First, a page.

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I3C Gets Busy: Inaugural Meeting Ushers in New Board of Directors, STB, LSID Code

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The Interoperable Informatics Infrastructure Consortium hit a number of milestones last week during its first meeting as an incorporated non-profit entity, which took place May 5-9 in Cambridge, Mass.

The consortium has existed for over two years, but in a somewhat nebulous and informal state — a fact that made last week’s meeting “a major step” for the organization, according to Tim Clark, VP of informatics at Millennium Pharmaceuticals and chairman of the I3C board of directors. “We’ve moved from being a startup organization to being fully in place with an elected board of directors and a clear mission and purpose,” Clark said.

Clark has been interim chairman of the I3C for the past year, and was elected to hold the “official” title at last week’s meeting. Jill Mesirov, CIO of the Whitehead Institute/MIT Center for Genome Research, was elected vice chair, a position she has also held for the past year on an interim basis.

New board members elected last week include Helen Berman, the director of the Protein Data Bank; John Wooley, strategic advisor for the San Diego Supercomputer Center; Doug Bassett, VP of Rosetta Biosoftware; Bill Curci, group manager of life sciences marketing for Sun Microsystems; Ty Rabe, director of R&D for Hewlett-Packard’s high-performance technical computing division; and Carol Kovac, general manager of IBM Life Sciences.

The I3C board of directors must contain at least three members from the non-profit sector and three from the commercial sector, Clark said.

In addition, Edison Liu of the Genome Institute of Singapore and Edward Kiruluta of Merck joined the I3C’s science and technology advisory board, which already included Carol Goble of the University of Manchester; Stuart Feldman, VP of internet technology at IBM Research; Mark Boguski of the Fred Hutchinson Cancer Research Center; and Rainer Fuchs, VP of research informatics at Biogen, who serves as chair of the STB.

Around 60 people attended the meeting, which included a general session, a technical meeting, and a hackathon that focused on code development for the Life Science Identifier (LSID) specification — a framework for assigning unique names to biological objects that are likely to have different names in different data sources. Technical work areas ranged from emerging topics that are still under discussion to “authorized working groups” such as the technical architecture committee that is responsible for LSID, Clark said. He noted that emerging working groups in the areas of cheminformatics and systems biology seemed to attract a considerable amount of attention, and plans for a cheminformatics database interoperability project are already underway.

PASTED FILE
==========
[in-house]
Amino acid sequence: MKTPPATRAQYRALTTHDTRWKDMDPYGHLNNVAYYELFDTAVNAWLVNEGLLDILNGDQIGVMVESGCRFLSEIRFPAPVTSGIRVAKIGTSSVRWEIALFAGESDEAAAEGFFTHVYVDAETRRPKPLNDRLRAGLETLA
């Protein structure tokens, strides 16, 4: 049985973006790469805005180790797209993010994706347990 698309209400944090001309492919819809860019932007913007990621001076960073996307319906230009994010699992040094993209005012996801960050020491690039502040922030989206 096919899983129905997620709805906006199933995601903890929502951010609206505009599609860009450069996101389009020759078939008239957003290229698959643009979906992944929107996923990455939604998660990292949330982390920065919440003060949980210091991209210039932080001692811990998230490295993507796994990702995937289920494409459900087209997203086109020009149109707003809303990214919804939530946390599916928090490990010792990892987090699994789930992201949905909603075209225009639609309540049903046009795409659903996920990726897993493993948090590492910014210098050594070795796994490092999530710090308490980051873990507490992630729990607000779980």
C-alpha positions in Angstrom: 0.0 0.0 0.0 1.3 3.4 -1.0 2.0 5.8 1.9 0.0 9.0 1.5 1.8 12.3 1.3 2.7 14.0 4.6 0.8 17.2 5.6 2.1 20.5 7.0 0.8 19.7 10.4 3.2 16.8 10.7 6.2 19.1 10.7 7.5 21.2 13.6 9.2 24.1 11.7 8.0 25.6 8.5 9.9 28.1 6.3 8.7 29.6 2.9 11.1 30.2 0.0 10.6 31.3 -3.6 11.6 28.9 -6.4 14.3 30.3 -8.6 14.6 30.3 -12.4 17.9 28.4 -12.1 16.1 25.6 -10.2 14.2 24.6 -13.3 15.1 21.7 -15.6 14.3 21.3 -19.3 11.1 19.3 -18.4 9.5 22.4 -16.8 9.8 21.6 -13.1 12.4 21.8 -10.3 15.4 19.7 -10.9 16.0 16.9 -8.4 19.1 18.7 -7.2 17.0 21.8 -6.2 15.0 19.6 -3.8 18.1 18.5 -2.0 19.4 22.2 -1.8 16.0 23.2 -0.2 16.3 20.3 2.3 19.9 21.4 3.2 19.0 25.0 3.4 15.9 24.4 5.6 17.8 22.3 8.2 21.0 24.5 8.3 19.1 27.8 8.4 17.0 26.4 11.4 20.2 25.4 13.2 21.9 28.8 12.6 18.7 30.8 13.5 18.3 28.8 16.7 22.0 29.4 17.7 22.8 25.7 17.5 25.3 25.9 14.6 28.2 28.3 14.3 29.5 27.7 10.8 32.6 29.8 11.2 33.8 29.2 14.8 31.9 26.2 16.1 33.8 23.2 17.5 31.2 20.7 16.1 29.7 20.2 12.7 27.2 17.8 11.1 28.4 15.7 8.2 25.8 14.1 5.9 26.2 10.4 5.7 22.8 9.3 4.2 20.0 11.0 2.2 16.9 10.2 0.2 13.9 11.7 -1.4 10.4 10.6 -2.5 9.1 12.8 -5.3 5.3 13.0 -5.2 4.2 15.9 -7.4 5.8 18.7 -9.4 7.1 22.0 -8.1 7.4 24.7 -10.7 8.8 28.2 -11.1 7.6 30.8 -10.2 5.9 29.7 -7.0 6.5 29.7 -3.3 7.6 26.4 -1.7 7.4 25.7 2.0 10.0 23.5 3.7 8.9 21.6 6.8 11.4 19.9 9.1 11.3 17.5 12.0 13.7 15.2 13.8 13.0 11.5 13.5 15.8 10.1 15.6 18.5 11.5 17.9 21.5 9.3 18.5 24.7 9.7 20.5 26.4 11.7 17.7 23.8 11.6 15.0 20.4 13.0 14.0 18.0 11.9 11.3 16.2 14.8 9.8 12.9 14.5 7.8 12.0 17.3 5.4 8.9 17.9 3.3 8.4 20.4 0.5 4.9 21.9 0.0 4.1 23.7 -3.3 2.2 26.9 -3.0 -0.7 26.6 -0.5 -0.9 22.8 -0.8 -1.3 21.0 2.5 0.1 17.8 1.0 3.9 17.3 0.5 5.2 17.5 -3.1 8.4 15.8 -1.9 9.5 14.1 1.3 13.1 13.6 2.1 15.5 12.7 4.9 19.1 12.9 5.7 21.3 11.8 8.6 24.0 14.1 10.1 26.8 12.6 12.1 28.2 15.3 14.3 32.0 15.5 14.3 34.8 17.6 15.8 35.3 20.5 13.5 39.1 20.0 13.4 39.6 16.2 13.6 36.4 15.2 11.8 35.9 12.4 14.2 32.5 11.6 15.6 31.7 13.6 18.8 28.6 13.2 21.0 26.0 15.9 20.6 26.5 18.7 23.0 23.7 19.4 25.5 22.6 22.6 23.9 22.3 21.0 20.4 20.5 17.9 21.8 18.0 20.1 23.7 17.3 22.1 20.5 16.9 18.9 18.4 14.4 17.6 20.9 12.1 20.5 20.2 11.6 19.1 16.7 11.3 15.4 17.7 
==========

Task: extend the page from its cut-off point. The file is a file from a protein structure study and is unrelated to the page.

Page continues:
Mesirov said that around 15 developers from the Whitehead, EBI, IBM, Oracle, and other organizations participated in the hackathon, which produced results on a number of fronts. LSID “resolvers” — web-services protocols to retrieve biological data from various sources — were written for several major databases, Mesirov said, including the UCSC genome browser, SwissProt, GenBank, Ensembl, and PubMed. In addition, LSID was integrated with the web services registry for the open source BioMoby web services project, and the LSID syntax was completed and submitted to the Object Management Group’s Life Science Research Domain Task Force as a draft specification for its “Life Science Identifiers” standard proposal.

Code from the hackathon will soon be available via the I3C website (www.i3c.org), Mesirov said. Next steps on the technical front include preparing for an interoperability demonstration at the annual Biotechnology Industry Organization meeting this June, as well as ensuring that bioinformatics database providers are willing and able to adopt the LSID specification — a process that should go smoothly now that the resolvers are available, she noted.

The next I3C meeting and hackathon will be held at the Wellcome Trust Genome Campus in Hinxton, UK, October 27-29.

— BT

 

Current I3C Members

  • Avaki
  • BIO
  • Biogen
  • Genaissance Pharmaceuticals
  • Hewlett-Packard
  • IBM
  • Infinity Pharmaceuticals
  • Manchester Informatics Ltd./University of Manchester
  • Merck
  • Millennium Pharmaceuticals
  • Platform Computing
  • Protein Data Bank/Rutgers University
  • Sun Microsystems
  • University of California, San Diego
  • Whitehead/MIT Center for Genome Research

 

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